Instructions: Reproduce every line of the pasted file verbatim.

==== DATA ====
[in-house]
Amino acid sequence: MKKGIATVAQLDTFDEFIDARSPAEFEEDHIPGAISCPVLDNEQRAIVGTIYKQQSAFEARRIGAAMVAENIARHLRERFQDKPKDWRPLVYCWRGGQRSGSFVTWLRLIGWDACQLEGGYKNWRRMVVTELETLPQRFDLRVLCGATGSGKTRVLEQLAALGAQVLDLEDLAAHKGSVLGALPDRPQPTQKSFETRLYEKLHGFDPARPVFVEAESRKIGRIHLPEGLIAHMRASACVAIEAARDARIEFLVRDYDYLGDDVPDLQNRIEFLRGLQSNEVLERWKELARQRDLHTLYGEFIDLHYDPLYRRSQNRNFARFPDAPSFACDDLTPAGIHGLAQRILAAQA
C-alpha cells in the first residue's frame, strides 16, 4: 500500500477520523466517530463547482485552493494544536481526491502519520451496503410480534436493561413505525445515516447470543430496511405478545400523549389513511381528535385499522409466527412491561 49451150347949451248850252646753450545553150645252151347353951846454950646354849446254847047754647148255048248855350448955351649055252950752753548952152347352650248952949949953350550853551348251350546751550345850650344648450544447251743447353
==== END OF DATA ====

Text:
[in-house]
Amino acid sequence: MKKGIATVAQLDTFDEFIDARSPAEFEEDHIPGAISCPVLDNEQRAIVGTIYKQQSAFEARRIGAAMVAENIARHLRERFQDKPKDWRPLVYCWRGGQRSGSFVTWLRLIGWDACQLEGGYKNWRRMVVTELETLPQRFDLRVLCGATGSGKTRVLEQLAALGAQVLDLEDLAAHKGSVLGALPDRPQPTQKSFETRLYEKLHGFDPARPVFVEAESRKIGRIHLPEGLIAHMRASACVAIEAARDARIEFLVRDYDYLGDDVPDLQNRIEFLRGLQSNEVLERWKELARQRDLHTLYGEFIDLHYDPLYRRSQNRNFARFPDAPSFACDDLTPAGIHGLAQRILAAQA
C-alpha cells in the first residue's frame, strides 16, 4: 500500500477520523466517530463547482485552493494544536481526491502519520451496503410480534436493561413505525445515516447470543430496511405478545400523549389513511381528535385499522409466527412491561 49451150347949451248850252646753450545553150645252151347353951846454950646354849446254847047754647148255048248855350448955351649055252950752753548952152347352650248952949949953350550853551348251350546751550345850650344648450544447251743447353